That’s why potential is so important here. Make it clear you’re willing to consider people who don’t have all the skills if they can show a clear ability to grow. Consider separating the skills into two groups—required and desirable. That way people are more likely to apply, even if they don’t have everything you’re asking for.

being clear about skills in job ad

3. Always be transparent about salary

Your job may look perfect, but if there’s no salary listed or if you have an extreme salary range, there’s a strong chance that brilliant candidates will simply scroll right past it. And why apply if a role is asking you to put work in at the risk of later finding out the pay is far below what you can actually accept? But jobs that do display salaries get twice as many applications and are more likely to get the cream of the crop. So be as specific as you can and build trust early on.

4. Share values, benefits and perks

While it’s important to list things like role requirements and skills needed, you also want to show what your organisation does for its employees. Employment is a two-way street. They work hard for you, and in return, you thank them with things like perks and benefits.

Do you have a cycle-to-work scheme? Or do you offer mindfulness training? Don’t wait until the interview stage to touch on these things—shout about them right from the get-go!

eco-friendly charity office - combat climate change

5. Don’t sell yourself short

You can’t assume every candidate has heard of your charity. Show them why you’d be an amazing organisation to work for and inspire them to learn more about you. The right candidate will then do their homework and research your organisation to make sure they’ll be the right fit.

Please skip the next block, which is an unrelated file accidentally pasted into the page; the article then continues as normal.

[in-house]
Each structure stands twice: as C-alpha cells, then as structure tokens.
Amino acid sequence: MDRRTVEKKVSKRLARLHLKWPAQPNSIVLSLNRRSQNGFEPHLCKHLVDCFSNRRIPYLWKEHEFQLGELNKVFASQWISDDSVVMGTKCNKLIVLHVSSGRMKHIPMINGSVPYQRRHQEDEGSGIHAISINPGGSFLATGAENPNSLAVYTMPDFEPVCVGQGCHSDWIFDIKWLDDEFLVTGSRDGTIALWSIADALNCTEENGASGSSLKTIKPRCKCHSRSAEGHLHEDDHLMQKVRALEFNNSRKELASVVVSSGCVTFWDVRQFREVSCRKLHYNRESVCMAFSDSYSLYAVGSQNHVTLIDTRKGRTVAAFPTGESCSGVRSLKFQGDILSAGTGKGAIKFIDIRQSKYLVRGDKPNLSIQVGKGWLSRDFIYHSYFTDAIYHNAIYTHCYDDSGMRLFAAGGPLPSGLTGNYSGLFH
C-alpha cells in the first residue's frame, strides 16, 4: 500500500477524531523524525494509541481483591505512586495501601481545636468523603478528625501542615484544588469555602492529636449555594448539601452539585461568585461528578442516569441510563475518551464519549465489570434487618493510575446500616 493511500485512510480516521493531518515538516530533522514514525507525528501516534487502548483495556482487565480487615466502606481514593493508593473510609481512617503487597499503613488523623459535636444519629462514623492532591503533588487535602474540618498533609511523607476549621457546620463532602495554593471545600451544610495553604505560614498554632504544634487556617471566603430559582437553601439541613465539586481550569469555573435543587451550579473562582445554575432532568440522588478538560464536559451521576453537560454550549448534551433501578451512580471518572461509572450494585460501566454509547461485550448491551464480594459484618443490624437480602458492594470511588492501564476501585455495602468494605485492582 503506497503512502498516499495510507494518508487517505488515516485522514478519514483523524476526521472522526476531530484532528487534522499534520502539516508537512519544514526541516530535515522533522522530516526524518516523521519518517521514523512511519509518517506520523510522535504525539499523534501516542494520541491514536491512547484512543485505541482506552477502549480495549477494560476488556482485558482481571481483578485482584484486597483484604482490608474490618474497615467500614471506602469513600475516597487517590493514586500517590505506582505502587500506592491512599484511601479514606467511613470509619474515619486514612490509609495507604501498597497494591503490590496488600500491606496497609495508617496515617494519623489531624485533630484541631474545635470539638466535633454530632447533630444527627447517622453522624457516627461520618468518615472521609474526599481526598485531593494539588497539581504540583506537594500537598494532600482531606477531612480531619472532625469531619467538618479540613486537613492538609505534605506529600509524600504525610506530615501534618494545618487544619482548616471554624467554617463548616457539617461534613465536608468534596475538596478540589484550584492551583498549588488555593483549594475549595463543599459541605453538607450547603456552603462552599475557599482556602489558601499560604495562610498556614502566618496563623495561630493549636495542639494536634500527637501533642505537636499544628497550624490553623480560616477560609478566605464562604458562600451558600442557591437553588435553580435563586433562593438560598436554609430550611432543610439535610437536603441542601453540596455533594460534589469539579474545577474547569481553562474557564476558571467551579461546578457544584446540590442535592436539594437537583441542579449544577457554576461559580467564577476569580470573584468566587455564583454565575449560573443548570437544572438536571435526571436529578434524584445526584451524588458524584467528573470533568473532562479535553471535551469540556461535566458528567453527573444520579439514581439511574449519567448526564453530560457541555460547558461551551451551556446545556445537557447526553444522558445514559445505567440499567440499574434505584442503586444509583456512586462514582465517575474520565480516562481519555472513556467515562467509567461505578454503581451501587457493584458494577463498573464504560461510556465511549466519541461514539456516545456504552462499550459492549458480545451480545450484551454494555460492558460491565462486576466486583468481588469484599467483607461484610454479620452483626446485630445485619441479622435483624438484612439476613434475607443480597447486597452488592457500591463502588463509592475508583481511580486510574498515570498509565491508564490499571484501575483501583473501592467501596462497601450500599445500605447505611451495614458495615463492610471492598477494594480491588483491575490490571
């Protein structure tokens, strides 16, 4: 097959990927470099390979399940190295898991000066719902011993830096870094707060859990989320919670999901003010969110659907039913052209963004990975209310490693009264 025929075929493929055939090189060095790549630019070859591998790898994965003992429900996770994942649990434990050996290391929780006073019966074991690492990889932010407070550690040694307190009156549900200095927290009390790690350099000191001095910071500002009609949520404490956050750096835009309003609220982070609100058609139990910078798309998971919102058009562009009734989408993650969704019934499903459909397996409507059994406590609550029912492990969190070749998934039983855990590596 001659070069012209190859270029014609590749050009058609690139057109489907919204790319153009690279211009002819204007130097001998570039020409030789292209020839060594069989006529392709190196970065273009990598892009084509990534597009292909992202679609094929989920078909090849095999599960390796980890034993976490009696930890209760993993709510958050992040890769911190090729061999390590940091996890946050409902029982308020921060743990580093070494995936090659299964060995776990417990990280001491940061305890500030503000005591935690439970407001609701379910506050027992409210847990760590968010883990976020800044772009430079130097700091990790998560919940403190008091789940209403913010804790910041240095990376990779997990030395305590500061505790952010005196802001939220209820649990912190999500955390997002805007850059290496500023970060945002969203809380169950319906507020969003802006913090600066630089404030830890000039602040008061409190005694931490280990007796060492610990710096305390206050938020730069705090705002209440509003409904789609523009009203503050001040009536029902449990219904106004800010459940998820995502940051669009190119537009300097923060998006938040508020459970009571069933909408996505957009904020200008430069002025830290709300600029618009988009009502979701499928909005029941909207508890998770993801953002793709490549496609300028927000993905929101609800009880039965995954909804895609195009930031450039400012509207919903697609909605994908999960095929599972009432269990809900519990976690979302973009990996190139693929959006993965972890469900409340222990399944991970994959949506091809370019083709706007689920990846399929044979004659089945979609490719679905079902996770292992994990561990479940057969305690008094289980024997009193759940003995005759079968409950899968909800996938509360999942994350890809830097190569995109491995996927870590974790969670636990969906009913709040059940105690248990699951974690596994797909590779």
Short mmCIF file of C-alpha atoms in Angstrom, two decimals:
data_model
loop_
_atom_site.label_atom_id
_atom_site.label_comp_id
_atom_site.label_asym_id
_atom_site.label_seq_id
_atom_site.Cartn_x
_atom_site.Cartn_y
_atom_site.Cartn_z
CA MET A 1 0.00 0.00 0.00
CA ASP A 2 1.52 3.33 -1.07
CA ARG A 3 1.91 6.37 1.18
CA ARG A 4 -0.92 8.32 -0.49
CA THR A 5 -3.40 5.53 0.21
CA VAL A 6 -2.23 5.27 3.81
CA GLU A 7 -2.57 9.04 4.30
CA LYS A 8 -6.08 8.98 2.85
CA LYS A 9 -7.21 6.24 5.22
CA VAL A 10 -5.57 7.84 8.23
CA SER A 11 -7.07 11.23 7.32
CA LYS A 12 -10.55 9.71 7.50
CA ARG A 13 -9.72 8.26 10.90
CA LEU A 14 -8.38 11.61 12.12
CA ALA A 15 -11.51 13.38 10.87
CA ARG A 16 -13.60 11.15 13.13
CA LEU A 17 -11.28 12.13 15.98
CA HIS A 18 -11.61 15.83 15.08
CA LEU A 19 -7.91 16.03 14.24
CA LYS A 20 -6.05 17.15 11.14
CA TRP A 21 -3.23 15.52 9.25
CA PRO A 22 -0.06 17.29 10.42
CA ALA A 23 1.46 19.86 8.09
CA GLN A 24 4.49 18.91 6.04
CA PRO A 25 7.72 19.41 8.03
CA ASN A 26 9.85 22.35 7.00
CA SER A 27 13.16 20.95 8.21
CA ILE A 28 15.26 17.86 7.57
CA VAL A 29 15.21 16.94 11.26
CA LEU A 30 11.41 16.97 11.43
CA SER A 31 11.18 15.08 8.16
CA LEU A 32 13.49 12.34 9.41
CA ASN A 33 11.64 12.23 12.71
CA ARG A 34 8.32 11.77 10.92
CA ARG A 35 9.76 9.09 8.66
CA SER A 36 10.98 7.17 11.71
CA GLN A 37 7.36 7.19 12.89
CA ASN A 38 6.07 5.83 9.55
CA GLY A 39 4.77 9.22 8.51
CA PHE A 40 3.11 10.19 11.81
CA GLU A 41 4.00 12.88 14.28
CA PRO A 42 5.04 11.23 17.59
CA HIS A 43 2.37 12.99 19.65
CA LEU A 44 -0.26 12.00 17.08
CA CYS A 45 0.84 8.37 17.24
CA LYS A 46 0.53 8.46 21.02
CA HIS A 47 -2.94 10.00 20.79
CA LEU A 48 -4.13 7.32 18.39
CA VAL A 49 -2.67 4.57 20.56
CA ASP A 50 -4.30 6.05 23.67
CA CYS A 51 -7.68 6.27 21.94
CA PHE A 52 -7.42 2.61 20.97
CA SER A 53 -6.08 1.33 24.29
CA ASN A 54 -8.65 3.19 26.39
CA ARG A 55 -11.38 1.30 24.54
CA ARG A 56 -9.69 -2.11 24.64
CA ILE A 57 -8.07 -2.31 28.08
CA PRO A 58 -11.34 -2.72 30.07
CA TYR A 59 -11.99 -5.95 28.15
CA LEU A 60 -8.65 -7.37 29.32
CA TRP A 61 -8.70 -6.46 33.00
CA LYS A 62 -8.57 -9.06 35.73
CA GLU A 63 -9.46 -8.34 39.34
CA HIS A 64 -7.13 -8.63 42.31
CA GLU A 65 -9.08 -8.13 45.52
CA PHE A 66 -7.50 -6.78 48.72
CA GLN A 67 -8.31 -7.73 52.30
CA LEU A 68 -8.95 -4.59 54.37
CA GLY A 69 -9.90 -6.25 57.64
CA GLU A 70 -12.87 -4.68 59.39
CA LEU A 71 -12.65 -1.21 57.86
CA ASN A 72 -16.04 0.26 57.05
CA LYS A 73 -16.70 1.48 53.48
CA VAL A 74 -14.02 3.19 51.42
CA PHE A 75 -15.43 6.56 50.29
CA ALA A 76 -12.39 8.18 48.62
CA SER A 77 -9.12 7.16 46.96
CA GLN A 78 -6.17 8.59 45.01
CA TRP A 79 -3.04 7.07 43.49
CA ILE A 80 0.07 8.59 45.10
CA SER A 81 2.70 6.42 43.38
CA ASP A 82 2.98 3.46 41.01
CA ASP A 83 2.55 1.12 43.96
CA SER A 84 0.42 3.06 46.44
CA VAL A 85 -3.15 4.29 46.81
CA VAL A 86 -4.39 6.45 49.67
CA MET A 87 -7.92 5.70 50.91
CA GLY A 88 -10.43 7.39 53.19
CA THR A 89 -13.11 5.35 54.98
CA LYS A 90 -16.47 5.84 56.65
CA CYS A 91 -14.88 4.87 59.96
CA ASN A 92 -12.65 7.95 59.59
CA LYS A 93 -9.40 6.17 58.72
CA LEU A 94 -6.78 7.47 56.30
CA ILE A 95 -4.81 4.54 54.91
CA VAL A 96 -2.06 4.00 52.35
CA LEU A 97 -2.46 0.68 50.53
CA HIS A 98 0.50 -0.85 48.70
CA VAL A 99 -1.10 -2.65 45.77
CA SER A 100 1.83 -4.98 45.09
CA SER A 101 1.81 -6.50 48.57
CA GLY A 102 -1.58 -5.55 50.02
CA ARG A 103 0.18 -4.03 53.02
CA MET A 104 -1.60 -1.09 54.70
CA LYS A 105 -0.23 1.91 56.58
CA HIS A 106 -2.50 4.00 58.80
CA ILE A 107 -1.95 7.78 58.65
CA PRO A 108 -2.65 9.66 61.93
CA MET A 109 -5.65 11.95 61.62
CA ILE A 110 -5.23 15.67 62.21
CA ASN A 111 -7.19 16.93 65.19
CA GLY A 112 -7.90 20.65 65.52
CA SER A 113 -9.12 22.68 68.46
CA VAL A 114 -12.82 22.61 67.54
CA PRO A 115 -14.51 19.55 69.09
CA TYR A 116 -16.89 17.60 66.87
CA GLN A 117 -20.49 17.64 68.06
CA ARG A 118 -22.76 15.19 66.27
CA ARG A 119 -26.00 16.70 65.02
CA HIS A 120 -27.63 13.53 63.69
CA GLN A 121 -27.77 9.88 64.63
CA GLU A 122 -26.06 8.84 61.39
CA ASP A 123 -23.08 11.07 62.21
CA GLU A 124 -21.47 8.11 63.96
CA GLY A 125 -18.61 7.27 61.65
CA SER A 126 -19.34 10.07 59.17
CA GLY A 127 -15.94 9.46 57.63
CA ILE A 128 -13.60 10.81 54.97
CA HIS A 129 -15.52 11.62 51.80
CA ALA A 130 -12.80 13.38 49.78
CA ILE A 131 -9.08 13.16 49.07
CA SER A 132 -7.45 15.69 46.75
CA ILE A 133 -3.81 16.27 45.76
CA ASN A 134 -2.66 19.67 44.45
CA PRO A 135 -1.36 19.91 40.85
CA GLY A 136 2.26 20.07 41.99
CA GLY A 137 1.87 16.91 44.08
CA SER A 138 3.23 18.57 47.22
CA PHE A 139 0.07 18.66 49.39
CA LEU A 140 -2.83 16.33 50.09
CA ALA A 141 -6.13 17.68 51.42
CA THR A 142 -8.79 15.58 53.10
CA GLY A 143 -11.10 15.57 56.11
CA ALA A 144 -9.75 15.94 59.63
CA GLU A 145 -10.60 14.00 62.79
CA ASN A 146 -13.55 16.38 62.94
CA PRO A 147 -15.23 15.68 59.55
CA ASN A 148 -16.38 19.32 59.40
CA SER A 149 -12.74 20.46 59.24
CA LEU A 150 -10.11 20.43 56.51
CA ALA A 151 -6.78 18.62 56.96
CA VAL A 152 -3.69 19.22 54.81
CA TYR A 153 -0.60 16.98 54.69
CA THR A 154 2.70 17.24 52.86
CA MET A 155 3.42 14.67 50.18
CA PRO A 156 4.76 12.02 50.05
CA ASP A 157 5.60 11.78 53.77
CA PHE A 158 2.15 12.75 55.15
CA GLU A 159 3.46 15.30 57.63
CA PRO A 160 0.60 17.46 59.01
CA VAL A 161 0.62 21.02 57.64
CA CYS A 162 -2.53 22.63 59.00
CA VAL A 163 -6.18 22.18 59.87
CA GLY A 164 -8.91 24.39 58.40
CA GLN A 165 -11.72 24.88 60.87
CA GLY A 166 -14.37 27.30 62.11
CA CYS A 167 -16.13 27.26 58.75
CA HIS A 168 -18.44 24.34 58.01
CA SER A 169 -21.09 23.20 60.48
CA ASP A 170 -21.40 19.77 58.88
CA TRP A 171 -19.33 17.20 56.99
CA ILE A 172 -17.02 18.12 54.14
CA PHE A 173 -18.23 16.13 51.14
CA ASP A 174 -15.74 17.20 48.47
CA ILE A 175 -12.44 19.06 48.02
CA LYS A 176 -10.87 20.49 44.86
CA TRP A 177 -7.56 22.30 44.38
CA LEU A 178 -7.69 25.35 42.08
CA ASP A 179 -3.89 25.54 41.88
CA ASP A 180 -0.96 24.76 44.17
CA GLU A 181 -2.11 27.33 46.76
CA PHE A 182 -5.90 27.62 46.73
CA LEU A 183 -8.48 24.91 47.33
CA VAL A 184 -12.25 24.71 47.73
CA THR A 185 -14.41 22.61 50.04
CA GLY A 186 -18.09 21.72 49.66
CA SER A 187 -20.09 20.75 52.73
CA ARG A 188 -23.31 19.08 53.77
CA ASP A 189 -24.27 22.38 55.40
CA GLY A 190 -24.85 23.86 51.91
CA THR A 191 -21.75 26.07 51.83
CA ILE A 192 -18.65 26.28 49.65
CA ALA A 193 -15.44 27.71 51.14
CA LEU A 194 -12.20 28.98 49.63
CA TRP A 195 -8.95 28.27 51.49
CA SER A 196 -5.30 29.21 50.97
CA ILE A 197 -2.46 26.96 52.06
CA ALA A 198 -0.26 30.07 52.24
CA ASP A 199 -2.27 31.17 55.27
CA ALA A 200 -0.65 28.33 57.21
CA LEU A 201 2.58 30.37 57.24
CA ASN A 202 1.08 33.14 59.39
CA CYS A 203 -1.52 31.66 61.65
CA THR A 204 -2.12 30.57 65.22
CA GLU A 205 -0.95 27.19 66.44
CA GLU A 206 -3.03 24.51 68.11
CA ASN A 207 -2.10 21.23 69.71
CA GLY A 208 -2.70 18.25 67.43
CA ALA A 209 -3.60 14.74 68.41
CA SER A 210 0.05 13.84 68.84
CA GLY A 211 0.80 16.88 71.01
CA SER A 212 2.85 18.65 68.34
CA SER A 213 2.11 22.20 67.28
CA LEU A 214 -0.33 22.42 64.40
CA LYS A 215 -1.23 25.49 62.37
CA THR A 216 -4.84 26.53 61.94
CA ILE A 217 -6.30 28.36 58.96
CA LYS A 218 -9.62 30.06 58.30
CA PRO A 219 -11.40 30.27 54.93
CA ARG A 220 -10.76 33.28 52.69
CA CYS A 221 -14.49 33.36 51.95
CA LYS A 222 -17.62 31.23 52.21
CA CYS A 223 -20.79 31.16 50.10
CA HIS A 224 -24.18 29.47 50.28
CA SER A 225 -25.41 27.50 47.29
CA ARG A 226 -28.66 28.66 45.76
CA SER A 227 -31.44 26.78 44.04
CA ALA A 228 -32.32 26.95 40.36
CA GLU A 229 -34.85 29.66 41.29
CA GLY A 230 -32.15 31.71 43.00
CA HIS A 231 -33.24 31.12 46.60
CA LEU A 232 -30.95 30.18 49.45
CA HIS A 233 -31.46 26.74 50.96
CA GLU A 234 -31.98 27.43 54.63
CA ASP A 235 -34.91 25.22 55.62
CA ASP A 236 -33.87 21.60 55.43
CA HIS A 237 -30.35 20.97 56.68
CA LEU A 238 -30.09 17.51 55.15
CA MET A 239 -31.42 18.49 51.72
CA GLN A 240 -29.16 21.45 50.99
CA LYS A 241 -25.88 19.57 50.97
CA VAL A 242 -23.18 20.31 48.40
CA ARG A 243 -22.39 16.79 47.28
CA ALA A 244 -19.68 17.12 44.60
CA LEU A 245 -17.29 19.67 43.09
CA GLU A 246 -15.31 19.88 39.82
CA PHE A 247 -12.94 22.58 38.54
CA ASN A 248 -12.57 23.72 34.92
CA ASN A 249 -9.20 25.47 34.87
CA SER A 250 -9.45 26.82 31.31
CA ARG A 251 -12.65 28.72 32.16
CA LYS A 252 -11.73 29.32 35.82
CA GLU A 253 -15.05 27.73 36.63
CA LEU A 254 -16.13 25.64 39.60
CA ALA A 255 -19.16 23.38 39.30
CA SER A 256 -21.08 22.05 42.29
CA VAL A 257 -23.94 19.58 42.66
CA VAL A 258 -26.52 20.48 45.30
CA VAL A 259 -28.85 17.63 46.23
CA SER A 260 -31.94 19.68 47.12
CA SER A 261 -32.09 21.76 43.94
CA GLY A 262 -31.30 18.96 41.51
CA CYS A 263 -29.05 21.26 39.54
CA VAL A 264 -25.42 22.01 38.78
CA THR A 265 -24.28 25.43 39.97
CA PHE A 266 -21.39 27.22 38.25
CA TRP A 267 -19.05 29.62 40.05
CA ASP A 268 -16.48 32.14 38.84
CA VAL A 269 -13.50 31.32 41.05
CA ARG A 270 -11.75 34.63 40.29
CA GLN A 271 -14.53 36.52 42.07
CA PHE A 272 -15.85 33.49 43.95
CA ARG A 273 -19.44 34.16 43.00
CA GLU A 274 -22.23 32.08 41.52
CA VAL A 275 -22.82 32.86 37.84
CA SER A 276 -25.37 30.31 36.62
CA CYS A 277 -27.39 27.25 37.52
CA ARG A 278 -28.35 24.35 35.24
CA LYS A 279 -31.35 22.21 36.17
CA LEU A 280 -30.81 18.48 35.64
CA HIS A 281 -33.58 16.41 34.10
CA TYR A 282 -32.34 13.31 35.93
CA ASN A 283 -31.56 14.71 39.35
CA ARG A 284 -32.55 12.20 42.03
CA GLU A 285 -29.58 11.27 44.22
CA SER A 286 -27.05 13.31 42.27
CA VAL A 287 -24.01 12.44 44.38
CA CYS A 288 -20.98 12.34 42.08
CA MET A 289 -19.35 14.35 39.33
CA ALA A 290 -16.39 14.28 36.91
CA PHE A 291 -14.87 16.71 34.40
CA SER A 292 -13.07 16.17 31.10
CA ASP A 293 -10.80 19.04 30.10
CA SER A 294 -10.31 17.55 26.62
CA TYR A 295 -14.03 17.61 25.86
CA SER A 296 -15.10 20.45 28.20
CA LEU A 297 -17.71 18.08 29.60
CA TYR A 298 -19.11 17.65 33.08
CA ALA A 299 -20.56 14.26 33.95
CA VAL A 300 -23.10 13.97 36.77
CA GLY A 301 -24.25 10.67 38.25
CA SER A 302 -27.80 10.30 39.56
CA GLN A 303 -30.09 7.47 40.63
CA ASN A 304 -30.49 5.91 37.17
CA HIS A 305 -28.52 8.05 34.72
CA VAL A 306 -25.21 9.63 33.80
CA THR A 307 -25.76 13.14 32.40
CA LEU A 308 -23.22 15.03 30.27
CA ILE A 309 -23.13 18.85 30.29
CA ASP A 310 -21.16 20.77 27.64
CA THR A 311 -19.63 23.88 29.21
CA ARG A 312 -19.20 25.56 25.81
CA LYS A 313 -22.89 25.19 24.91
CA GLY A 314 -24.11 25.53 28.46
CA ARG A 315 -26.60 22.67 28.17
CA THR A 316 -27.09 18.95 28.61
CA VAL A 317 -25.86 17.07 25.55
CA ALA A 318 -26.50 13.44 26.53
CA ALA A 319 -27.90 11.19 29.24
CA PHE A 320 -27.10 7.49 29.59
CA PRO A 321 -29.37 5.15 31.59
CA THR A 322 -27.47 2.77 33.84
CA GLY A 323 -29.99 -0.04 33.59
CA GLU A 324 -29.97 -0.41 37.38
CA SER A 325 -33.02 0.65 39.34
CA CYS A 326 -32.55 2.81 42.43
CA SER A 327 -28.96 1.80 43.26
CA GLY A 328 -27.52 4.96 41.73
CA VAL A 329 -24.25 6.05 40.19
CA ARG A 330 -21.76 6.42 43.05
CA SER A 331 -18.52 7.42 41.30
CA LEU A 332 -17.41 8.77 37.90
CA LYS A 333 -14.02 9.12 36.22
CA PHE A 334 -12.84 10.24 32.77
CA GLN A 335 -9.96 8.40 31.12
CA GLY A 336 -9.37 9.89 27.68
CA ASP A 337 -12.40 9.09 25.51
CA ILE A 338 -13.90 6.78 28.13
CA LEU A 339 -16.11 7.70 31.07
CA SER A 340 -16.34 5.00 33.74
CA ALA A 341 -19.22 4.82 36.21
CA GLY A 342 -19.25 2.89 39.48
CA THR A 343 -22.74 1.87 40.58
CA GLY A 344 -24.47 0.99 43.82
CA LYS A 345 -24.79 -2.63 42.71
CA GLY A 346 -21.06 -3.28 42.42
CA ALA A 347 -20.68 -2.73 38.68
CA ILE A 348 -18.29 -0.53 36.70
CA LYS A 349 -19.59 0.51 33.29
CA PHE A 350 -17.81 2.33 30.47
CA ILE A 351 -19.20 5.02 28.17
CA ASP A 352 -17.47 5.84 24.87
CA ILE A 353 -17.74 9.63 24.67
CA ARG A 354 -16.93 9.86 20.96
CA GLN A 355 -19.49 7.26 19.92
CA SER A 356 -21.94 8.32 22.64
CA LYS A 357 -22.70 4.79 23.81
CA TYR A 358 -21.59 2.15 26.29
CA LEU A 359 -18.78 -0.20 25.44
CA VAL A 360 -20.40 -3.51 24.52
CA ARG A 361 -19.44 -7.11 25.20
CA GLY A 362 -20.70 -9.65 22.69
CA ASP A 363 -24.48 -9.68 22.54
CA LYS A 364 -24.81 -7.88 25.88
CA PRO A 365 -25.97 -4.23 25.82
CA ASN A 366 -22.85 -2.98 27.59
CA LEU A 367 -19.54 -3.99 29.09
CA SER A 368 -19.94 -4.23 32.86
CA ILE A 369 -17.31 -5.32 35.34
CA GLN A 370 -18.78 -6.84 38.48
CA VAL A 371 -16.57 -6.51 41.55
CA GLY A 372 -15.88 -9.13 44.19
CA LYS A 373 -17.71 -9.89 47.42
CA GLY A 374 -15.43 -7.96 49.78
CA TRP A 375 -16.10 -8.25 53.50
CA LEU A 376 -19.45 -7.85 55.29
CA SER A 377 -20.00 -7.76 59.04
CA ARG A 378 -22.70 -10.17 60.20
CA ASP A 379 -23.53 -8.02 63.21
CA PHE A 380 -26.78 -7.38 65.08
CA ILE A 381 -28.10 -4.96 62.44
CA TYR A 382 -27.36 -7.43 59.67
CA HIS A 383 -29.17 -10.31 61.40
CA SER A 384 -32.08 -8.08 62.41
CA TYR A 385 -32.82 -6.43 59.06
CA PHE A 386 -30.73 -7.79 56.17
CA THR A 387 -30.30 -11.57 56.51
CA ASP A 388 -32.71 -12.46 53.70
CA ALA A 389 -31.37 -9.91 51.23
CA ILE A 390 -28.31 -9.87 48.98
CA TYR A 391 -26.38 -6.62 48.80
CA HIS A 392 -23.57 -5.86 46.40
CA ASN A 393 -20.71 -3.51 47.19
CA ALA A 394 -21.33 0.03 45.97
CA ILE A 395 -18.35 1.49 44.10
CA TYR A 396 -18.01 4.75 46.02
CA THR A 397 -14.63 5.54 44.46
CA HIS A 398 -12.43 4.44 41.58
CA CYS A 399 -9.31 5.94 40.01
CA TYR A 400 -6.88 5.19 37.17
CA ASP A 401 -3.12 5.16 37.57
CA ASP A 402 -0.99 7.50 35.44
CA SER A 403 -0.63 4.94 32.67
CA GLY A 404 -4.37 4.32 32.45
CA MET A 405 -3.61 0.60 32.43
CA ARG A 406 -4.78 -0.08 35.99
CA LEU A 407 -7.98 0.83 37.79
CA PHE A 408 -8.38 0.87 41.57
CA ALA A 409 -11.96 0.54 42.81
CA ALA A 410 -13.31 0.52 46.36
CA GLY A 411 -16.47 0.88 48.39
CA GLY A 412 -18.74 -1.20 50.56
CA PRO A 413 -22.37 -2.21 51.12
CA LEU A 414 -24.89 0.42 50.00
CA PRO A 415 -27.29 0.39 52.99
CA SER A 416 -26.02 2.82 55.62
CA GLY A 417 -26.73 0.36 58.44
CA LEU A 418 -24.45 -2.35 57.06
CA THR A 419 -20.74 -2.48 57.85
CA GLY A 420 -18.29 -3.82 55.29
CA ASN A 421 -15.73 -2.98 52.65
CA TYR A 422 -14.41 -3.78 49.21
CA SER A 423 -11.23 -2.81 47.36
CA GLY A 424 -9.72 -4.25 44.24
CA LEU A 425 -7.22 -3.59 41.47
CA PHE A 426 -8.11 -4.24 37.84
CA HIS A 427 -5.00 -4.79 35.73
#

6. Be careful about job titles

Ever been tempted to apply for a job as a ‘Fundraising Ninja’? If the answer is no, that’s probably because the title raises more questions than it should. The charity sector is notorious for creating job titles that make sense in the context of an organisation but seem totally confusing to anyone outside it.

Not only does that make candidates less inclined to apply, but it means it’s harder for people to even find the job to begin with. That’s why it’s so important to use keyword-rich job titles where possible when recruiting.

consider job titles to attract the best candidates

Remember, it’s an art as much as a science

Of course, no job ad is perfect. But taking the time to consider how it would come across to a candidate is such an important step. Put yourself in their shoes. If you were applying for the job, what sorts of things would entice you? It’s simple as that.

Have any other questions about writing the best possible job advert for your role? Get in touch with one of our Account Managers today.

Tags: charity recruitment, hiring process, hiring the right people, job ads, recruitment

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About the author

Stephanie Dotto

Content & SEO Lead at CharityJob. Lover of fiction, films and food. In a previous life, she was a music and tourism journalist. When she’s not writing and editing blog content, she is working on her novel.